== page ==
In the observation deck you can immerse yourself in Montreal’s daily rituals through 55 video portraits and more than 500 images from the City of Montreal’s archives and social media. These can be seen on interactive screens which then create a personalised itinerary according to your likes and dislikes.
On Saturday, my first full day in the city, I did what most of us do and walked around exploring my new surroundings. I came across St-Viateur Bagel, a genuine Montréal establishment that has been preparing oven-baked bagels since 1957, a process you are able to see while you wait with bated breath.
Another discovery was Jean-Talon Market in Little Italy, which made me wish I was not staying in a hotel so I could have bought an abundance of fresh produce to cook with. Thankfully there were plenty of samples available to try.
After less than 24 hours in Montreal I felt drowned in culture, areas named little this and little that celebrate the various cultures that accumulate in its people, as well as the various galleries celebrating artists near – in the Artists’ Quarter of the city for example – and artists far.
As the night closed in, I wasn’t ready for bed yet but felt a little uneasy about drinking alone in a bar. What would people think of me?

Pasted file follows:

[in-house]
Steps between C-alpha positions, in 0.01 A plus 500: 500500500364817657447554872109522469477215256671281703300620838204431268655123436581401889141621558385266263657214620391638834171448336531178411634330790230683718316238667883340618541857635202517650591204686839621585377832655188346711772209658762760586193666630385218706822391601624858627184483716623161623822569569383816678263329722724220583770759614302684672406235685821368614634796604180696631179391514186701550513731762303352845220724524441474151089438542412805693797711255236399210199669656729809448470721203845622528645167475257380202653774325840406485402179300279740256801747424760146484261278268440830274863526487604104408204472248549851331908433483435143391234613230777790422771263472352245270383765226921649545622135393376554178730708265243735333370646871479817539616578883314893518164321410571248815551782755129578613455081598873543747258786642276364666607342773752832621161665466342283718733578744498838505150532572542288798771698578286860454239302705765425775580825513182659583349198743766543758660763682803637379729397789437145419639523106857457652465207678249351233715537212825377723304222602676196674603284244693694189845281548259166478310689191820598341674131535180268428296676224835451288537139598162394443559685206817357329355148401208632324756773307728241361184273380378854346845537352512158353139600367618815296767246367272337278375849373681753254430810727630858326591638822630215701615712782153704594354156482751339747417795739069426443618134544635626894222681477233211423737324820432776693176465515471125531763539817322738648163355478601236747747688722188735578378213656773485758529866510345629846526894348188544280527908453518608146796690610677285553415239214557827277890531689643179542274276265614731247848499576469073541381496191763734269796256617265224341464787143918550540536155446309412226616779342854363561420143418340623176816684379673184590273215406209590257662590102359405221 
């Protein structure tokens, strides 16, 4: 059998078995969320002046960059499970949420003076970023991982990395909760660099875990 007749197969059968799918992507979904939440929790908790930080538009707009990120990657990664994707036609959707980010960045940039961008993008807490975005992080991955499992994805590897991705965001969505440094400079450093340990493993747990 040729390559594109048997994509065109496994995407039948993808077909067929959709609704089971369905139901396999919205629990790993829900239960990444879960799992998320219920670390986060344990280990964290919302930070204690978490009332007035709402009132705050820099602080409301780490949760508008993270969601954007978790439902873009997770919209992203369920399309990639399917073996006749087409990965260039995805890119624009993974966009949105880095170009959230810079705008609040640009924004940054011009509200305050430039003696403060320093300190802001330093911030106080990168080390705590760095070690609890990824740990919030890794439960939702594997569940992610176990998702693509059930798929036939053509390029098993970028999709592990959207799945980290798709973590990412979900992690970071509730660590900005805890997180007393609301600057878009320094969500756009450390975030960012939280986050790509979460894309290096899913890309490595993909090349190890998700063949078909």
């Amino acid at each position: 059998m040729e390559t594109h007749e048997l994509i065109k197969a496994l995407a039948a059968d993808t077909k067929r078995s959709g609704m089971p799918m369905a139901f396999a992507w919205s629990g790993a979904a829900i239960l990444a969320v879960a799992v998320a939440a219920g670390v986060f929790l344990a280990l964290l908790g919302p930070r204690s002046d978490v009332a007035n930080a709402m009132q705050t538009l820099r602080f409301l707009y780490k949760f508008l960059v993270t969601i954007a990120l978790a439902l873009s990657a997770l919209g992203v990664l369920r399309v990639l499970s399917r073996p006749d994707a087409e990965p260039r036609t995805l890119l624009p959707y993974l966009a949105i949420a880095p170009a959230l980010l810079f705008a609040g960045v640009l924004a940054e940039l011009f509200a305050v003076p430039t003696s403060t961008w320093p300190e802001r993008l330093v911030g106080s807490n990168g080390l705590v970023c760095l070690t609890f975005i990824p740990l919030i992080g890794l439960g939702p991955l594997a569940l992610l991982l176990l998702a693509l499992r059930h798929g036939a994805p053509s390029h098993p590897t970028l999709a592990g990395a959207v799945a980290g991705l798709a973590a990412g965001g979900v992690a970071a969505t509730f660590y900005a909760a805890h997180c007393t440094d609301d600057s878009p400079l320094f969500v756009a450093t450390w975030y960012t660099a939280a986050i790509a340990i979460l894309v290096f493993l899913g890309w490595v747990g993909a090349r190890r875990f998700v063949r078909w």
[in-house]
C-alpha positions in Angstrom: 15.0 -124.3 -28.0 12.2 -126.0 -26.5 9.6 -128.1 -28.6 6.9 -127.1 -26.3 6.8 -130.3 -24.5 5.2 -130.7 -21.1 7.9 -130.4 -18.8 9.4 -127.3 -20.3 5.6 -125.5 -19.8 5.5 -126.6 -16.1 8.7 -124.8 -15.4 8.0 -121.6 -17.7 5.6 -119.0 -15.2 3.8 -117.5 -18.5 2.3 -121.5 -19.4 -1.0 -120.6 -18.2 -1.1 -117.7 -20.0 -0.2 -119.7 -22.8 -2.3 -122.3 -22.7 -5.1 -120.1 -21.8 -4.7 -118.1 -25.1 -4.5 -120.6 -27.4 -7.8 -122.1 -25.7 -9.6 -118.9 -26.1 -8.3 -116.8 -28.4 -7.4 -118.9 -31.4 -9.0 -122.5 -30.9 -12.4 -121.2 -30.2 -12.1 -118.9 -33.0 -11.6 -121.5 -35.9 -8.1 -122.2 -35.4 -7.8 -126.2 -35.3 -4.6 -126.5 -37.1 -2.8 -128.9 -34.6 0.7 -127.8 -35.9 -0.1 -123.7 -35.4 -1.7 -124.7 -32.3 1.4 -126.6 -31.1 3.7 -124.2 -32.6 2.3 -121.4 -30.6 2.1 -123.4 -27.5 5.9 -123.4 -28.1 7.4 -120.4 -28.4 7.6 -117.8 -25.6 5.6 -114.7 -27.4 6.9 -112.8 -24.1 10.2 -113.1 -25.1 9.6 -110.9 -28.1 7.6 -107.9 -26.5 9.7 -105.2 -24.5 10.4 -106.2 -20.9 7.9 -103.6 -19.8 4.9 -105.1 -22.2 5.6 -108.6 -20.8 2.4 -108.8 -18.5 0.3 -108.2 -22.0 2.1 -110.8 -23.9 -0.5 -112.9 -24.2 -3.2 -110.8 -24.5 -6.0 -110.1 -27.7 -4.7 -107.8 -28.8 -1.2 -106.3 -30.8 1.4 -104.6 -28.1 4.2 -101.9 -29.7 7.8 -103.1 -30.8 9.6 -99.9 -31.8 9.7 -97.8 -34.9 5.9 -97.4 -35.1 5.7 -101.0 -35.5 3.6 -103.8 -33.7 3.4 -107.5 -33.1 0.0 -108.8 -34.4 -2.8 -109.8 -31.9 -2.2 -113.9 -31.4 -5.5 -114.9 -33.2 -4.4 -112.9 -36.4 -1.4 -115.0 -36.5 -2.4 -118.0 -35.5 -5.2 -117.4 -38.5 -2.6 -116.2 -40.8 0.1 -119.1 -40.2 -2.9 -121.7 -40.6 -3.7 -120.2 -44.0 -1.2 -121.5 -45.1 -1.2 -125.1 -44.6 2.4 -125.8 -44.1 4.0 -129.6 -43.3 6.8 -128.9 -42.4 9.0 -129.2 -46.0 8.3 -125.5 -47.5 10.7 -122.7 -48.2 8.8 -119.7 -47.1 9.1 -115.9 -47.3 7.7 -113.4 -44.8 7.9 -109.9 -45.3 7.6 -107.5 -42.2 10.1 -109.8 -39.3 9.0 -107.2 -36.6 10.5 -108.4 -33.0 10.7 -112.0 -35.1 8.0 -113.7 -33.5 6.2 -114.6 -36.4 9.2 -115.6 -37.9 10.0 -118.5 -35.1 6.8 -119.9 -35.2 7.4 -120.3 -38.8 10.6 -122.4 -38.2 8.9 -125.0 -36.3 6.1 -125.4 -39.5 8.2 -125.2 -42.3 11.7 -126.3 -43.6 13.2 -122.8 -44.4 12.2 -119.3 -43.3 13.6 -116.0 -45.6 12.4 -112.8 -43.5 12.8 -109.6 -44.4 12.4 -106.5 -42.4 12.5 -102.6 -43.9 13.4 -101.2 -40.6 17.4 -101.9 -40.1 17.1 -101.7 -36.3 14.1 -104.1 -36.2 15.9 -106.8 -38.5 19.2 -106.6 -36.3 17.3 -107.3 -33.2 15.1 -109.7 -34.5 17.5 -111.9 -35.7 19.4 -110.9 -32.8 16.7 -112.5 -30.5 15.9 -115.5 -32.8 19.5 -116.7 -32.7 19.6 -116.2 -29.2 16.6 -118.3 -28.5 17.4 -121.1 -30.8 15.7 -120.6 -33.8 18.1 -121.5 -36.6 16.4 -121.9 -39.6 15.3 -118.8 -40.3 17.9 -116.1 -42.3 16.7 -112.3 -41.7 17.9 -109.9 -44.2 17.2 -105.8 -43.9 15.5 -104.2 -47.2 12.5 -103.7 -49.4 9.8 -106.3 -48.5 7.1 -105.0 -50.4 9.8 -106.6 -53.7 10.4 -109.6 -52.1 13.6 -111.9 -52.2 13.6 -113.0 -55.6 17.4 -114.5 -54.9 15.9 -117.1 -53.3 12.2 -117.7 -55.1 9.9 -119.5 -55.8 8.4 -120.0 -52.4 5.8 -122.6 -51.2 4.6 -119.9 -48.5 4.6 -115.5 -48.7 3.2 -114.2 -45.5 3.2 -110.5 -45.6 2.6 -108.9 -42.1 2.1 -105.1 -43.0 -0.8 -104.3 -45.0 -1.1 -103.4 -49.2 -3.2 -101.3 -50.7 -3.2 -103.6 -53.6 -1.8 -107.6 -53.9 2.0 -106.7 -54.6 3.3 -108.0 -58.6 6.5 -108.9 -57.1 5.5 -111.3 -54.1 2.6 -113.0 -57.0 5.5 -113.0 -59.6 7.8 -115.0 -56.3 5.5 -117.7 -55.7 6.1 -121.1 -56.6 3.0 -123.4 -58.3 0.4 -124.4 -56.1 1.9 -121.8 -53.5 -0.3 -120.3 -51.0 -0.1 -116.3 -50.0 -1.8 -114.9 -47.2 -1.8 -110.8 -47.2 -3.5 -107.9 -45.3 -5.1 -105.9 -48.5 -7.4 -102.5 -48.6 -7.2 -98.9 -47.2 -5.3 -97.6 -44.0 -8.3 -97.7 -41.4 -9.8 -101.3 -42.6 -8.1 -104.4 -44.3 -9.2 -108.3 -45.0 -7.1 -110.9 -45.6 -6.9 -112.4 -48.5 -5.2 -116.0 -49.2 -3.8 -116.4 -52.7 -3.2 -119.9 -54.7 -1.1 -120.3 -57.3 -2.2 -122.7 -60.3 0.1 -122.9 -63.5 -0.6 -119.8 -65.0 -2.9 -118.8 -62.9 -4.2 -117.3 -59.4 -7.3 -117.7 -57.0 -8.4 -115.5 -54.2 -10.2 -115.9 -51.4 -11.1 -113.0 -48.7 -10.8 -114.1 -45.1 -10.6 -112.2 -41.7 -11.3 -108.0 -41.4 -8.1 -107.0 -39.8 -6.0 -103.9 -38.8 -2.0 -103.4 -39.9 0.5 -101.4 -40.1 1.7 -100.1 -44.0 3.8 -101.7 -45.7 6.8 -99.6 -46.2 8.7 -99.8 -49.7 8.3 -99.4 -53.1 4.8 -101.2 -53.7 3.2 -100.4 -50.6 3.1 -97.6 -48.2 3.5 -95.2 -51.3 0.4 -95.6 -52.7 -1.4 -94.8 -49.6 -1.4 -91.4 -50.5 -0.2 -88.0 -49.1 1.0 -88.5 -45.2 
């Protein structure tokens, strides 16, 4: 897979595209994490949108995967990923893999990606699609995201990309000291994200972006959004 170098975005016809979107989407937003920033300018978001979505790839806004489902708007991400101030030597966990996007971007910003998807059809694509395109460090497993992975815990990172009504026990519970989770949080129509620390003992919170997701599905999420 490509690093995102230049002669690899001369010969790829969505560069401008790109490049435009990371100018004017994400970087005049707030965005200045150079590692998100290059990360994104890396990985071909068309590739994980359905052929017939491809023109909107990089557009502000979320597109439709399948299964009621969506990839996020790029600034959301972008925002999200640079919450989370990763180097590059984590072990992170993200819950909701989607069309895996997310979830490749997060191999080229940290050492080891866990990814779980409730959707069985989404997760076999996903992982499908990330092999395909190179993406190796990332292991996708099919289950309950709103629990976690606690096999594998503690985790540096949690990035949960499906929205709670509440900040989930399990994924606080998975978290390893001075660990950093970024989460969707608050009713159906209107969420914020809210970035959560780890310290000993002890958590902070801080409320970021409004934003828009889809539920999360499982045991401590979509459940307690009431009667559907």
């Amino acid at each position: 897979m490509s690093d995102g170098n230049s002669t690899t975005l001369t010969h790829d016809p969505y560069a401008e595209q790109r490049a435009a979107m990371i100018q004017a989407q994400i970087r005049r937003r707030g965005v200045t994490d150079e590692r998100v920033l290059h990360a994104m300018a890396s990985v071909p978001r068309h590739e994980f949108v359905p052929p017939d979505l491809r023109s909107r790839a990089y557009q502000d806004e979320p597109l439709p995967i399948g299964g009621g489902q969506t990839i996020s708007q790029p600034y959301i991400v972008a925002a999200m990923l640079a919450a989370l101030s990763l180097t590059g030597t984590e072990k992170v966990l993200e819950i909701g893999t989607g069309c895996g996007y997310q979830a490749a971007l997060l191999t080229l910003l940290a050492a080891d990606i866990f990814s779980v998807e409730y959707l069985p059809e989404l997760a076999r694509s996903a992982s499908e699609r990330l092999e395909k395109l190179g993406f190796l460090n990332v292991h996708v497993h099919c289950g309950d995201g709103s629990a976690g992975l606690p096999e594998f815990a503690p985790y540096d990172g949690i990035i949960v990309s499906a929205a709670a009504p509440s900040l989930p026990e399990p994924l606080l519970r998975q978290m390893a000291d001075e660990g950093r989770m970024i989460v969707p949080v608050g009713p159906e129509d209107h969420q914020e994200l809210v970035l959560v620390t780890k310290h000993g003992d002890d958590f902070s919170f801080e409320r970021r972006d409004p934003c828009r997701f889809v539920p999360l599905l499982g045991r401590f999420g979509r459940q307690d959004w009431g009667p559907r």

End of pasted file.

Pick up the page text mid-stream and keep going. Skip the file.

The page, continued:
I roamed the streets for a while, even considering throwing caution to the wind and visiting the notorious burlesque club Café Campus.
Instead, I ended up over the road in l’Escogriffe Bar Spectacle. I got myself a seat at the bar and ordered a local beer. I people-watched for a while before making friends with two people who had been observing me, trying to guess whether I was alone or had been stood up.
The next day I was not only proud of myself for being brave and sociable, but I was also pleased I had not had too much to drink. You see, existing alongside the creatives of Canadian’s French province are the health-conscious Canadians, this has given way to huge popularity in water sports and I had a two-hour paddleboard lesson booked.